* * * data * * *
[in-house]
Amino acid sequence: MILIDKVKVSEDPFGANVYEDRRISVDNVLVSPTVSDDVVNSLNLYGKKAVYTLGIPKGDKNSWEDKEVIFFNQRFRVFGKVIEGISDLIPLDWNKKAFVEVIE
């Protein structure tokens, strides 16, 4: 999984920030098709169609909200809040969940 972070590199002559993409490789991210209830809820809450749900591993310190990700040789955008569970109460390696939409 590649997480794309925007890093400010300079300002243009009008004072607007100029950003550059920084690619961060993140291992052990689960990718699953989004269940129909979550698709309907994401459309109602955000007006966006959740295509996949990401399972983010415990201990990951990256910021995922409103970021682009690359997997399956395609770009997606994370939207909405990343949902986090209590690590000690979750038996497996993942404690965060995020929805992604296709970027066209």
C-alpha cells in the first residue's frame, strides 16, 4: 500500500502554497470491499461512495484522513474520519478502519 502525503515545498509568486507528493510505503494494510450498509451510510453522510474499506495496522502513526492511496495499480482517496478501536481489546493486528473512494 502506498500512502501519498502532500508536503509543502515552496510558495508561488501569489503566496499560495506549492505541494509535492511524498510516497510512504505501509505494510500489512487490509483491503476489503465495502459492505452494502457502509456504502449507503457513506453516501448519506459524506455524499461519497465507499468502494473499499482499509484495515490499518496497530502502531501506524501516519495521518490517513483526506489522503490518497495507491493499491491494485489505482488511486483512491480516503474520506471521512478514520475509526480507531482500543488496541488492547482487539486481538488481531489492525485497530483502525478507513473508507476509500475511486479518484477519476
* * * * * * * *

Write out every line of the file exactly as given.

[in-house]
Amino acid sequence: MILIDKVKVSEDPFGANVYEDRRISVDNVLVSPTVSDDVVNSLNLYGKKAVYTLGIPKGDKNSWEDKEVIFFNQRFRVFGKVIEGISDLIPLDWNKKAFVEVIE
């Protein structure tokens, strides 16, 4: 999984920030098709169609909200809040969940 972070590199002559993409490789991210209830809820809450749900591993310190990700040789955008569970109460390696939409 590649997480794309925007890093400010300079300002243009009008004072607007100029950003550059920084690619961060993140291992052990689960990718699953989004269940129909979550698709309907994401459309109602955000007006966006959740295509996949990401399972983010415990201990990951990256910021995922409103970021682009690359997997399956395609770009997606994370939207909405990343949902986090209590690590000690979750038996497996993942404690965060995020929805992604296709970027066209």
C-alpha cells in the first residue's frame, strides 16, 4: 500500500502554497470491499461512495484522513474520519478502519 502525503515545498509568486507528493510505503494494510450498509451510510453522510474499506495496522502513526492511496495499480482517496478501536481489546493486528473512494 502506498500512502501519498502532500508536503509543502515552496510558495508561488501569489503566496499560495506549492505541494509535492511524498510516497510512504505501509505494510500489512487490509483491503476489503465495502459492505452494502457502509456504502449507503457513506453516501448519506459524506455524499461519497465507499468502494473499499482499509484495515490499518496497530502502531501506524501516519495521518490517513483526506489522503490518497495507491493499491491494485489505482488511486483512491480516503474520506471521512478514520475509526480507531482500543488496541488492547482487539486481538488481531489492525485497530483502525478507513473508507476509500475511486479518484477519476